Before we can make plans for how to revitalize our meetings, we have to know what they’re for. This might sound silly. They’re for spiritual community.
But really, why do we start meetings? Why do we keep them going?
I was having a chat with C. Wess Daniels from Guilford College. He used to be the pastor at Camas Friends Church in Camas, Washington. For reference, I’m over in the Liberal unprogrammed side of things. I was, well, kvetching, to be perfectly honest. Sometimes Friends fret over whether Quakerism will or won’t survive. Sometimes I see someone say online that it’s fine if Quakerism doesn’t survive. Perhaps we’ve outlived our usefulness to the universe or to God. On the one hand, I agree that if our sect’s continuation serves no purpose, then it would be reasonable for God to invest energy elsewhere. On the other hand, not serving God’s purpose seems like something we have the power to change.
Commission and Commandments
If you ask most churches about their mission or vision (that is, how they serve God’s purpose), you will get an answer that reflects the Great Commission (go and make disciples), the Greatest Commandments (love God and love your neighbor), or a combination thereof.
This language and these ideas might seem outdated or irrelevant to some Friends. However, Rufus Jones once wrote:
The [healthy] mystic does not exalt his own experiences over historical revelation, he rather interprets his own openings in light of the master‐revelations. He does not foolishly conclude because he has a vision of his own, that “the glory of God in the face of Jesus Christ” is outdated and unnecessary.
So, neither the commission nor the commandments have been overturned for Friends. How well are our meetings as covenant communities doing at those?
George Fox wrote in his Journal, “the Lord let me see in what places he had a great people to be gathered.” If we’ve got a great people to be gathered, we’re going to need to do the work of inviting people in and making them feel welcome.
I came across an interesting statistic. A study by Thom S. Rainer, The Unchurched Next Door, found that 82 percent of people who don’t attend more than five religious services per year said they’d be up for accepting an invitation to one. Turns out, they’re just nervous to walk through the door without a buddy. I’ve seen my brother get pulled into an altar call without knowing what it is, so I can confirm that trying a new faith community is scary.
We’ve been having more conversations about this in the Quaker blogosphere in the last year. I know a lot of folks say we should just let our Lights shine and people will be attracted to us. While I’ll come back to that in a bit, I would like to encourage Friends to explore the work of the Quaker Religious Education Collaborative, which has been working on how we teach people what it means to be a Friend: how we make disciples. They’re creating and collecting resources for religious education of both children and adults. We don’t have to reinvent the wheel in every meeting.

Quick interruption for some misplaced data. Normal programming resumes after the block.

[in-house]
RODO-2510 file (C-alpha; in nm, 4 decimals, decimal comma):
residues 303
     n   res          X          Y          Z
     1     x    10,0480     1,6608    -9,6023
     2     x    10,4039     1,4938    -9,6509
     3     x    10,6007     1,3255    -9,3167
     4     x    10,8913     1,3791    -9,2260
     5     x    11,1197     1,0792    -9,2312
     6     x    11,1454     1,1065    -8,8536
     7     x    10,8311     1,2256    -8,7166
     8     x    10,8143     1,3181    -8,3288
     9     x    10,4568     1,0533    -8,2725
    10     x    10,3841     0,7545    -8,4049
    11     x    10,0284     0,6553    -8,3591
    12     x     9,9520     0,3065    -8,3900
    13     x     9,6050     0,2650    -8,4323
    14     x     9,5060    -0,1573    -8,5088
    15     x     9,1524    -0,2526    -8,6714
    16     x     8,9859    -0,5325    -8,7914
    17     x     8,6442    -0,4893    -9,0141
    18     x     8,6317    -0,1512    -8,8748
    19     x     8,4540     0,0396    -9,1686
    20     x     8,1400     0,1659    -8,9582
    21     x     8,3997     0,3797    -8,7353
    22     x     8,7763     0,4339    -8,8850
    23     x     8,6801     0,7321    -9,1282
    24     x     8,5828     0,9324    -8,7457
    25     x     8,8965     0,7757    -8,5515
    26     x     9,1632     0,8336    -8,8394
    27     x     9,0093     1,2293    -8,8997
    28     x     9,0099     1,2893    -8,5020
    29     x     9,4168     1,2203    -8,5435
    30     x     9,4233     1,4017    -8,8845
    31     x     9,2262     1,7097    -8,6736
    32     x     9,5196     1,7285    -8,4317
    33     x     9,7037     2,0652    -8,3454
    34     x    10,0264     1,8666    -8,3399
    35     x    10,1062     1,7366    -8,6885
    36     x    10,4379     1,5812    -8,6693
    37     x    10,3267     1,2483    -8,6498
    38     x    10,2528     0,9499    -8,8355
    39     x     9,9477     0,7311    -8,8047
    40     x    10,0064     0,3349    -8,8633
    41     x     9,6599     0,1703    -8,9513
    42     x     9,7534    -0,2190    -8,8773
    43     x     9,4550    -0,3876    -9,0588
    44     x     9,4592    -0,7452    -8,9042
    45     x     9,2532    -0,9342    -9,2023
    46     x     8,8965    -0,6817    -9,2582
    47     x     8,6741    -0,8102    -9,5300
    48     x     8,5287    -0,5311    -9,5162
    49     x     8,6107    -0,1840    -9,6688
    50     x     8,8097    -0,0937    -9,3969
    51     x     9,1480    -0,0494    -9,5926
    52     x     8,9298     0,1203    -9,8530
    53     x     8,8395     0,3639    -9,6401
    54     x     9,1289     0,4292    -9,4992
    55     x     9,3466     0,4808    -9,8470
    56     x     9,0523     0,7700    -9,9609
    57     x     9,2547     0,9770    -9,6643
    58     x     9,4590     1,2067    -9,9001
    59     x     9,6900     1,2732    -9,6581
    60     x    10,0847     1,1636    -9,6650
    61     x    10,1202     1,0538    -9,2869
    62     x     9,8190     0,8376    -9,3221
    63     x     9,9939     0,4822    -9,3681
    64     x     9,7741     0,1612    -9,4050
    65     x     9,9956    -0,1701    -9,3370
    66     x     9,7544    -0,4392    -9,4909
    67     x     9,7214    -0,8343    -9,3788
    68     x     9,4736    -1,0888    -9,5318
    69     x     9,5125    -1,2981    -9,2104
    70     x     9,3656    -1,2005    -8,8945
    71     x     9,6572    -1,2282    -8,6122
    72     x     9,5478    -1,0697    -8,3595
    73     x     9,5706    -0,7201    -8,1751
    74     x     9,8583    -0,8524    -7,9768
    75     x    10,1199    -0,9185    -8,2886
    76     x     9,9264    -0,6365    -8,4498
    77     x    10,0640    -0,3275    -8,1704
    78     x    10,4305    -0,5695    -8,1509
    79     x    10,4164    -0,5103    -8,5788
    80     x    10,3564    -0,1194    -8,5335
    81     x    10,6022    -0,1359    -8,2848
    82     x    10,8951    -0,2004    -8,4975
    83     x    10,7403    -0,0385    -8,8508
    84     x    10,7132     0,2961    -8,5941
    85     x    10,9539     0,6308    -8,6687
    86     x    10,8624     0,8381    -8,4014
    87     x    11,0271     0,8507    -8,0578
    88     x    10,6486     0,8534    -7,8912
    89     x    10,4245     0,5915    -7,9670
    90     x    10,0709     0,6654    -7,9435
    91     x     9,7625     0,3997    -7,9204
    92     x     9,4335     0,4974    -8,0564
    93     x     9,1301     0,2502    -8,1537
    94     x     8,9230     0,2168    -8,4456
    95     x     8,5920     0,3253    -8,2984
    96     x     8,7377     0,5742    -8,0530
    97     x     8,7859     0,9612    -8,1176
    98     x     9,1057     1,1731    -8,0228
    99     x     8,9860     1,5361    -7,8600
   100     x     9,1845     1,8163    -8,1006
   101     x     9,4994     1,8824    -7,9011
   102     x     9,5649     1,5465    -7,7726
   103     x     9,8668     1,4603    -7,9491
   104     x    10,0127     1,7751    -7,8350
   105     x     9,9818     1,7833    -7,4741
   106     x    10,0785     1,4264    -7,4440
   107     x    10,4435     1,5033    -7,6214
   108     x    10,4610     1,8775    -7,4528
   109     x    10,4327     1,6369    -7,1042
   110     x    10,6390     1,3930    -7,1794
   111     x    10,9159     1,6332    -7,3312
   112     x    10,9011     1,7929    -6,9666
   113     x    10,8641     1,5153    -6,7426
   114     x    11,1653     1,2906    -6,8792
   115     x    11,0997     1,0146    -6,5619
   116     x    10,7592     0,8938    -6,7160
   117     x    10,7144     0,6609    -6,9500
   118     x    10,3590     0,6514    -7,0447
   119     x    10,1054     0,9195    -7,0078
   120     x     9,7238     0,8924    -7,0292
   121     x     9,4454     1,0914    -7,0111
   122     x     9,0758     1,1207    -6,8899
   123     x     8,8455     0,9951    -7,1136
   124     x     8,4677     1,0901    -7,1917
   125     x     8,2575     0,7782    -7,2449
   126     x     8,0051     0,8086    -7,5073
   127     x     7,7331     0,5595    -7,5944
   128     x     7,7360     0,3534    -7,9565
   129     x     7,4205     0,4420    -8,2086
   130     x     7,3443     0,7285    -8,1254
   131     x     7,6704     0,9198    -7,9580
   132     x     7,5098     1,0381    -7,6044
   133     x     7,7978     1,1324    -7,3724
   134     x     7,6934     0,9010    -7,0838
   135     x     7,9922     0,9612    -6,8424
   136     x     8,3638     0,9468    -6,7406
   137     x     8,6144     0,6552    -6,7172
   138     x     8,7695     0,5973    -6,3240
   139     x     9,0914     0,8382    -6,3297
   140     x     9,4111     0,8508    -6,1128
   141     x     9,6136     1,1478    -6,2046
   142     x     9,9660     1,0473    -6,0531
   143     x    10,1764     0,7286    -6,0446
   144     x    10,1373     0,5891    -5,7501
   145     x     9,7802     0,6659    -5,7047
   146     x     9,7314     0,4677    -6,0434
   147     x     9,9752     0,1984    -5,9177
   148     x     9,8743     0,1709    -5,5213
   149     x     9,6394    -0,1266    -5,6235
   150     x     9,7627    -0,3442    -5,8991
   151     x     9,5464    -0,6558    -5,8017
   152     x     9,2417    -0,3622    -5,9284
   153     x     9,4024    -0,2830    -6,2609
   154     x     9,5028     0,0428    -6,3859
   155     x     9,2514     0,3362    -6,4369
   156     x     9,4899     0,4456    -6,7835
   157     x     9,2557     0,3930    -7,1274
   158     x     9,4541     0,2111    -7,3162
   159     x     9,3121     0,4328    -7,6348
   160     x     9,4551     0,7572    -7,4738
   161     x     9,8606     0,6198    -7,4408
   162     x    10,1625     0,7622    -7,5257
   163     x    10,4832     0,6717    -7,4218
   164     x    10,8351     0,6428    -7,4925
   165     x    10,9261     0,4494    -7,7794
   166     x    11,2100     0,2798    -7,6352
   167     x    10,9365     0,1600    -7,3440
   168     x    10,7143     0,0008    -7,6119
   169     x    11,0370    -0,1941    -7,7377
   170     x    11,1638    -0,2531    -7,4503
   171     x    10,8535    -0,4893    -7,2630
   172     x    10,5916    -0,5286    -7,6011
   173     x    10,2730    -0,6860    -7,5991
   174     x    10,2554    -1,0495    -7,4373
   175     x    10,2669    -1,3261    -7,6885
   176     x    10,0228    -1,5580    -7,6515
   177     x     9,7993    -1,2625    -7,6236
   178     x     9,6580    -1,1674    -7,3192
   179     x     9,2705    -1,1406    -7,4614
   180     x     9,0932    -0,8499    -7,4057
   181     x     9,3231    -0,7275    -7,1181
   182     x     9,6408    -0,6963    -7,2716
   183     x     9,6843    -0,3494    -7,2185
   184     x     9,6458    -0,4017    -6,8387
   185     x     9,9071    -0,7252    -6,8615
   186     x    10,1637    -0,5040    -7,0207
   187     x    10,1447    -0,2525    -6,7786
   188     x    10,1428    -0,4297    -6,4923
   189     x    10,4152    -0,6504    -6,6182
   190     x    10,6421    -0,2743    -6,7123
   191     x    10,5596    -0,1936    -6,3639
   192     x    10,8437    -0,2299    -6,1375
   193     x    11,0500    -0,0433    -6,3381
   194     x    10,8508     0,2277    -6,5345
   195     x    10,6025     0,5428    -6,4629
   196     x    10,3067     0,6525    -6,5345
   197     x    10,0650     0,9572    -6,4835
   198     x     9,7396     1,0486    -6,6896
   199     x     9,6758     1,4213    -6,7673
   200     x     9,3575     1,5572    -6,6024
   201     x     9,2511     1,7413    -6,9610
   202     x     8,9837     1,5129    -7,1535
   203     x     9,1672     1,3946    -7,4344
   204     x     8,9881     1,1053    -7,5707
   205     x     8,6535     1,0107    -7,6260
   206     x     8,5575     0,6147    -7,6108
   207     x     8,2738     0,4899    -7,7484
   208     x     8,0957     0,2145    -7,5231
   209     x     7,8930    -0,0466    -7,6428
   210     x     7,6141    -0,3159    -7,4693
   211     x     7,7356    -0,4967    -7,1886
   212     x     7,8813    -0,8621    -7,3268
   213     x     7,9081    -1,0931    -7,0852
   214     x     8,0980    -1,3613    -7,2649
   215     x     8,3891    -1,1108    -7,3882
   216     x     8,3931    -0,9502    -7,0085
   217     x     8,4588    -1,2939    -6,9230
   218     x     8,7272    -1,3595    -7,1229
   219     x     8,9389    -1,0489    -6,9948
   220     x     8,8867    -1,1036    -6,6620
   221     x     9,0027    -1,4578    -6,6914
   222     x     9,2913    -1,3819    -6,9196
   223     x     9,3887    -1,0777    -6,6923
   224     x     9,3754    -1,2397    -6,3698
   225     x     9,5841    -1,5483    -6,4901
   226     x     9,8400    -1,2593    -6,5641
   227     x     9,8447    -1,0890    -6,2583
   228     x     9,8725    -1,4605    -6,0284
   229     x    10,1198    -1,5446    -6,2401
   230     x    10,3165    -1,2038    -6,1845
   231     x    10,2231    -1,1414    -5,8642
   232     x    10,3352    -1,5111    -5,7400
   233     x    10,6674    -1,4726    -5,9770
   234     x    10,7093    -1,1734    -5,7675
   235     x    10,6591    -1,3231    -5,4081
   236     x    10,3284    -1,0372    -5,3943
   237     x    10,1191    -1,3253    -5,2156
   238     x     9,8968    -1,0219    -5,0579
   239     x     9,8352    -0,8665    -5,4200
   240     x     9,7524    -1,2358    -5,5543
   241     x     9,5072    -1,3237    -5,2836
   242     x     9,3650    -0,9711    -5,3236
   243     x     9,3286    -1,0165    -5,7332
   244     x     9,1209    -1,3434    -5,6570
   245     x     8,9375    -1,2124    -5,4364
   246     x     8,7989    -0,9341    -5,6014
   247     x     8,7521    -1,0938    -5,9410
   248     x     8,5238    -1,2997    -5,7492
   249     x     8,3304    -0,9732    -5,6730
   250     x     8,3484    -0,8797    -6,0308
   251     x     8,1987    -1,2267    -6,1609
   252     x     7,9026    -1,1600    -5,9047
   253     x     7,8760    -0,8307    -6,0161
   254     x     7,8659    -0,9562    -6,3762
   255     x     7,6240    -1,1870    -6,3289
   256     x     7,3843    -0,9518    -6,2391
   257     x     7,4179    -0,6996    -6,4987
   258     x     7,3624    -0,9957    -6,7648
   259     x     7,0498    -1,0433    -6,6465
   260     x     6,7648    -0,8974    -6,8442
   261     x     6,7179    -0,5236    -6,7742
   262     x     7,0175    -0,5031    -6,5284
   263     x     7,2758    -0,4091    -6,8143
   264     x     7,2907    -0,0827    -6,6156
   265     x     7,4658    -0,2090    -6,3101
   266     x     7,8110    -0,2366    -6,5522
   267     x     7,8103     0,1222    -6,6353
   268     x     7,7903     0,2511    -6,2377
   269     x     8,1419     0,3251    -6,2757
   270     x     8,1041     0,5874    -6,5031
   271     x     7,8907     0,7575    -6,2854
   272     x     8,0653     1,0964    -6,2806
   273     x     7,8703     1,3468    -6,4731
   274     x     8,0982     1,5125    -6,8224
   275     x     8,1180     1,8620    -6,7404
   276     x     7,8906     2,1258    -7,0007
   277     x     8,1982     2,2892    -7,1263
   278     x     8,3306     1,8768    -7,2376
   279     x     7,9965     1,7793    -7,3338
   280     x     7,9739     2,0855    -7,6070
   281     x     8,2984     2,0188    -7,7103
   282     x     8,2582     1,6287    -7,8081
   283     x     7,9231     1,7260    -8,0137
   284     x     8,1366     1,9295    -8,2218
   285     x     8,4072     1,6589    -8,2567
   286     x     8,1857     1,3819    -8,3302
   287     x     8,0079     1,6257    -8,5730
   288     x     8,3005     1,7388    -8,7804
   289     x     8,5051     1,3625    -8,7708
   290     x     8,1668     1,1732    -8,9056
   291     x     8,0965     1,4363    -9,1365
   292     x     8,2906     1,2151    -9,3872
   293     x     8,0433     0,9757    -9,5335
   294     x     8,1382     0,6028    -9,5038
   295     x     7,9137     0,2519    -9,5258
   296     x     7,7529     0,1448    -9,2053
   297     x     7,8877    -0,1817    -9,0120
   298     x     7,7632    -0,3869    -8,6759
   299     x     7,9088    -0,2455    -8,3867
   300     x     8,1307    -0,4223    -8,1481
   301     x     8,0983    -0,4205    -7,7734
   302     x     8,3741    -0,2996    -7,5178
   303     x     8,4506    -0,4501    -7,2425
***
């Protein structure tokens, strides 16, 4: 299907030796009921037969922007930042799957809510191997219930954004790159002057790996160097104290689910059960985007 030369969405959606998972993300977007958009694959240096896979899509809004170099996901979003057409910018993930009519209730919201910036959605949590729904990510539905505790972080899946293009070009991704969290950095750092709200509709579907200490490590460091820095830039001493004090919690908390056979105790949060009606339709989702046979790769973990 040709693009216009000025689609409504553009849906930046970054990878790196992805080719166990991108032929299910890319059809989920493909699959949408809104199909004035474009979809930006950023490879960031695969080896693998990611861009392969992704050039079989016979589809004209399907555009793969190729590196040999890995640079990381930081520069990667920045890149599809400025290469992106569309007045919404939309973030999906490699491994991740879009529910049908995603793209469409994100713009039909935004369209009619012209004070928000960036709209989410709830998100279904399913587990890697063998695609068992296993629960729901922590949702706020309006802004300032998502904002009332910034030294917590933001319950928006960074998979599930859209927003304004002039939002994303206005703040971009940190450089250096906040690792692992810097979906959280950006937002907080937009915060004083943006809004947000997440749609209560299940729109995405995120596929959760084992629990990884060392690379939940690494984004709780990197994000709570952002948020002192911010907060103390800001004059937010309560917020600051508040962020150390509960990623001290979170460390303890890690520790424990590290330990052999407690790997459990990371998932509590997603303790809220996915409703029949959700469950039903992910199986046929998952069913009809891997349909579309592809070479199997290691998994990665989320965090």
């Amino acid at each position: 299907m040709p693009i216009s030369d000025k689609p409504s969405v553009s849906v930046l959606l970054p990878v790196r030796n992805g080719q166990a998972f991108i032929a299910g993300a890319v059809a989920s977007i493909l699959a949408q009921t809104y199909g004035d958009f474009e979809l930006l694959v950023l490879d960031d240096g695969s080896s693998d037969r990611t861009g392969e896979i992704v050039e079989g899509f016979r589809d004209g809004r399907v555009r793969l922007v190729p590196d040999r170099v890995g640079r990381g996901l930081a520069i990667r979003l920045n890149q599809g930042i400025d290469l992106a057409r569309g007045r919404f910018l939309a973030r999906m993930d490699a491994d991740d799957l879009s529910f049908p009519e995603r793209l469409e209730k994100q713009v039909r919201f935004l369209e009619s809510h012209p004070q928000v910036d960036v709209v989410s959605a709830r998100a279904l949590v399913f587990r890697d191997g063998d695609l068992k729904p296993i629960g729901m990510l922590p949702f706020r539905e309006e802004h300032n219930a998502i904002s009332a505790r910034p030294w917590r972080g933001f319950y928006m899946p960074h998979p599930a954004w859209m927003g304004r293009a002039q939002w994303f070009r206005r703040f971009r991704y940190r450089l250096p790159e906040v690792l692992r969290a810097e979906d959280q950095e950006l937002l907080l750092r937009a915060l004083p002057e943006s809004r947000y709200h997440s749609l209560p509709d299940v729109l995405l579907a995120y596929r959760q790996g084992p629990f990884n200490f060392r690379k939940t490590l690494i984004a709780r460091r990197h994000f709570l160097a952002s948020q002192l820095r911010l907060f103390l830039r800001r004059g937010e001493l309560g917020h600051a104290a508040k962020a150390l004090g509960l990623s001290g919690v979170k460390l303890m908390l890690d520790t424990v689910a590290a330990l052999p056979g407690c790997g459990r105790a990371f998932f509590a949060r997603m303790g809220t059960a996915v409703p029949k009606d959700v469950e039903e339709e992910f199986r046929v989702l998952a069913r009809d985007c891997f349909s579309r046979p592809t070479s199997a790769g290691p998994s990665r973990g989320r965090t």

I’ll leave your position on loving God up to you. I know some people aren’t too into “God talk.” A lot of us who are into it would say that communing with the Spirit during meeting for worship is one way we love God. But the other commandment, loving our neighbors: how well do we do on that?
Now, I don’t know if this is fair, but here’s the impression I tend to get. Most churches are very invested in solving immediate needs. They’ll give you a gift card for the grocery store, run a food pantry or soup kitchen, or open their building as a shelter in the winter for those who’d otherwise be out on the streets. But maybe they’re not so interested in long‐term systemic change to prevent people ending up in those situations in the first place. They’re here for charity, not advocacy.
On the other hand, Liberal Quakers seem to really have the advocacy thing down. But when it comes to making sure people can eat between now and when the minimum wage goes up, we seem to handle that differently. I’m not saying we ignore immediate needs, but I think we’re often less hands‐on about immediate needs than about advocacy. Rather, we send money to other churches and organizations who will do the messy work for us. Are we loving our neighbors when we hold them at a distance? Does loving them by proxy count?
I would be remiss if I didn’t note the ongoing conversations in many yearly meetings about race, sexual orientation, and class. There doesn’t seem to be much of one going about disability, but it’s worth considering whether your meetinghouse is accessible. Are we loving our neighbors when we make it difficult—mentally or physically—to participate in our meetings?
Neighbor Love: Is it a goal?
Wess Daniels’s “As the Seed Falls: Building a Generative, Convergent Quakerism” was why the chat started. He wrote, “The reality remains that we must, if we have any hope at bearing new, fresh fruit, be engaged in what God is doing now.” He wrote about good news to the poor and marginalized and what that looks like today.